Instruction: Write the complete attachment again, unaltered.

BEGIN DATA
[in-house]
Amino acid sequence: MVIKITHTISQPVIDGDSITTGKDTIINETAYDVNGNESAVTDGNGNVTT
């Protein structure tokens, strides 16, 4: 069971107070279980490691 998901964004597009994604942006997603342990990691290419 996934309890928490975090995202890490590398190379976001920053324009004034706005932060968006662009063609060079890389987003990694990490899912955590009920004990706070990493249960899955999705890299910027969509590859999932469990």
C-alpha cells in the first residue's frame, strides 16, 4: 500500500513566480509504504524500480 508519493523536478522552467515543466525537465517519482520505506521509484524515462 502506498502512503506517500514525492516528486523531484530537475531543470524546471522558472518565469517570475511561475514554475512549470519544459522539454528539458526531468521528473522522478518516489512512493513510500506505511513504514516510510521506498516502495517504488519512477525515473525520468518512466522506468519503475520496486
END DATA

[in-house]
Amino acid sequence: MVIKITHTISQPVIDGDSITTGKDTIINETAYDVNGNESAVTDGNGNVTT
């Protein structure tokens, strides 16, 4: 069971107070279980490691 998901964004597009994604942006997603342990990691290419 996934309890928490975090995202890490590398190379976001920053324009004034706005932060968006662009063609060079890389987003990694990490899912955590009920004990706070990493249960899955999705890299910027969509590859999932469990």
C-alpha cells in the first residue's frame, strides 16, 4: 500500500513566480509504504524500480 508519493523536478522552467515543466525537465517519482520505506521509484524515462 502506498502512503506517500514525492516528486523531484530537475531543470524546471522558472518565469517570475511561475514554475512549470519544459522539454528539458526531468521528473522522478518516489512512493513510500506505511513504514516510510521506498516502495517504488519512477525515473525520468518512466522506468519503475520496486